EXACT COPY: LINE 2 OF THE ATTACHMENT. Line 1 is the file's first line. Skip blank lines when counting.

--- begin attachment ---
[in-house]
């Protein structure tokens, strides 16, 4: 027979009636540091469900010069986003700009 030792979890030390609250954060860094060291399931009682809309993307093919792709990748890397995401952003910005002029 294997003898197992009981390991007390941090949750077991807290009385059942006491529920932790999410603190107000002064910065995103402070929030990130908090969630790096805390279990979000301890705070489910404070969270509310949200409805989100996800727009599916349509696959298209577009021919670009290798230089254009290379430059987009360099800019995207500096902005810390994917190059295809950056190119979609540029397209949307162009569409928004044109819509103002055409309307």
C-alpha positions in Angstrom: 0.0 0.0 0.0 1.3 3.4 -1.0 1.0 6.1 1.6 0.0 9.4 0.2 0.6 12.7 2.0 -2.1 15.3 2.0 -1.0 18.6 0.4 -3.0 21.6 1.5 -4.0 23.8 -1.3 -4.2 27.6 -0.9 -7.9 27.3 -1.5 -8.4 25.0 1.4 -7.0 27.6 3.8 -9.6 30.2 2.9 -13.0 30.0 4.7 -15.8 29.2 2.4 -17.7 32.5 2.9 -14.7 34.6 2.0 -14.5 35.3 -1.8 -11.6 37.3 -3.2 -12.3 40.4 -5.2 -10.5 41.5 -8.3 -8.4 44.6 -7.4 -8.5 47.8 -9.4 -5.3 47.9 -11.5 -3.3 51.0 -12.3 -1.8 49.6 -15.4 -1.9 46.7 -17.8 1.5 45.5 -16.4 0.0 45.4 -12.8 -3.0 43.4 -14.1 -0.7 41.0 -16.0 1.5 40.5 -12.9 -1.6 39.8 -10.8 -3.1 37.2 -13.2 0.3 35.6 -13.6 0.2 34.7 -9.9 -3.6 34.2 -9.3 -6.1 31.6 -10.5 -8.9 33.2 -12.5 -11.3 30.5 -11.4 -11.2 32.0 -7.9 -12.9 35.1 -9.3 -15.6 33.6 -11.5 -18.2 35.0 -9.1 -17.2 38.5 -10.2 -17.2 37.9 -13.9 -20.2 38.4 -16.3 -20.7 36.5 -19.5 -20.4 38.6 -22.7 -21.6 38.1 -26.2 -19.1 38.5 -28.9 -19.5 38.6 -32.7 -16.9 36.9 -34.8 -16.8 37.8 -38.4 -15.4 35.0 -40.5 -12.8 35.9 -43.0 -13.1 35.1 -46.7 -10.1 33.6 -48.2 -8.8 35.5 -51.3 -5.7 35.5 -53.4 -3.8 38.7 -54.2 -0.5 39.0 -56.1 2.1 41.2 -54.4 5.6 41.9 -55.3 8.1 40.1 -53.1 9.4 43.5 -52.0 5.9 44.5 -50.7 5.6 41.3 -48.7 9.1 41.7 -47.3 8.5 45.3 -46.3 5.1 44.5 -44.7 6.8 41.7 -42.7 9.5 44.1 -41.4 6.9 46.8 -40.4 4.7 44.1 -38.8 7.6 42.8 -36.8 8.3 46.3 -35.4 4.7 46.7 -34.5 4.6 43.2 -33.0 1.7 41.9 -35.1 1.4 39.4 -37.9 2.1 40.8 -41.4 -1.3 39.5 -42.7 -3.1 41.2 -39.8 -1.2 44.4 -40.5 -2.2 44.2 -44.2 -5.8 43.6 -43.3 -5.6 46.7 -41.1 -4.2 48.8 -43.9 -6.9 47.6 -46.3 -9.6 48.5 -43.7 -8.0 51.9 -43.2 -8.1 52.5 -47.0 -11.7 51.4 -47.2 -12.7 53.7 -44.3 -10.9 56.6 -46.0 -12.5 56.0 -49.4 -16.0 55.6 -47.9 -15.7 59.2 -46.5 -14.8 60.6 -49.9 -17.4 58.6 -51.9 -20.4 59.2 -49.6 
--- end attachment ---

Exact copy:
């Protein structure tokens, strides 16, 4: 027979009636540091469900010069986003700009 030792979890030390609250954060860094060291399931009682809309993307093919792709990748890397995401952003910005002029 294997003898197992009981390991007390941090949750077991807290009385059942006491529920932790999410603190107000002064910065995103402070929030990130908090969630790096805390279990979000301890705070489910404070969270509310949200409805989100996800727009599916349509696959298209577009021919670009290798230089254009290379430059987009360099800019995207500096902005810390994917190059295809950056190119979609540029397209949307162009569409928004044109819509103002055409309307």